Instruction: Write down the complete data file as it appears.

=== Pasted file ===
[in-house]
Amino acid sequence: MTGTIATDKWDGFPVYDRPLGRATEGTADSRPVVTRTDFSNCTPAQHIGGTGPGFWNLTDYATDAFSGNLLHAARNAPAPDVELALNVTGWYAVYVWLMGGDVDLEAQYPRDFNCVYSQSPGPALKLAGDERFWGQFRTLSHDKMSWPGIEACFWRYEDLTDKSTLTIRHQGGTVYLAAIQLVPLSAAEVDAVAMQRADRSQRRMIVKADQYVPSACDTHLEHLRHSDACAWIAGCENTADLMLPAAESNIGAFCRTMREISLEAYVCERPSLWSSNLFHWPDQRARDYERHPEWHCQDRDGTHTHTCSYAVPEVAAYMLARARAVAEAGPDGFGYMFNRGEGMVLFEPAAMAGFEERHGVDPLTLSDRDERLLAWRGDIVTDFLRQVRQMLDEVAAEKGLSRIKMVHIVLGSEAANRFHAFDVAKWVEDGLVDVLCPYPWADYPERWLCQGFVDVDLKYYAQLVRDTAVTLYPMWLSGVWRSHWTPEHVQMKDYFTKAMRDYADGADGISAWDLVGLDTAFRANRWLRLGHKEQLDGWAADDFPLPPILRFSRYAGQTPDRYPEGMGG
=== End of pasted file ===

[in-house]
Amino acid sequence: MTGTIATDKWDGFPVYDRPLGRATEGTADSRPVVTRTDFSNCTPAQHIGGTGPGFWNLTDYATDAFSGNLLHAARNAPAPDVELALNVTGWYAVYVWLMGGDVDLEAQYPRDFNCVYSQSPGPALKLAGDERFWGQFRTLSHDKMSWPGIEACFWRYEDLTDKSTLTIRHQGGTVYLAAIQLVPLSAAEVDAVAMQRADRSQRRMIVKADQYVPSACDTHLEHLRHSDACAWIAGCENTADLMLPAAESNIGAFCRTMREISLEAYVCERPSLWSSNLFHWPDQRARDYERHPEWHCQDRDGTHTHTCSYAVPEVAAYMLARARAVAEAGPDGFGYMFNRGEGMVLFEPAAMAGFEERHGVDPLTLSDRDERLLAWRGDIVTDFLRQVRQMLDEVAAEKGLSRIKMVHIVLGSEAANRFHAFDVAKWVEDGLVDVLCPYPWADYPERWLCQGFVDVDLKYYAQLVRDTAVTLYPMWLSGVWRSHWTPEHVQMKDYFTKAMRDYADGADGISAWDLVGLDTAFRANRWLRLGHKEQLDGWAADDFPLPPILRFSRYAGQTPDRYPEGMGG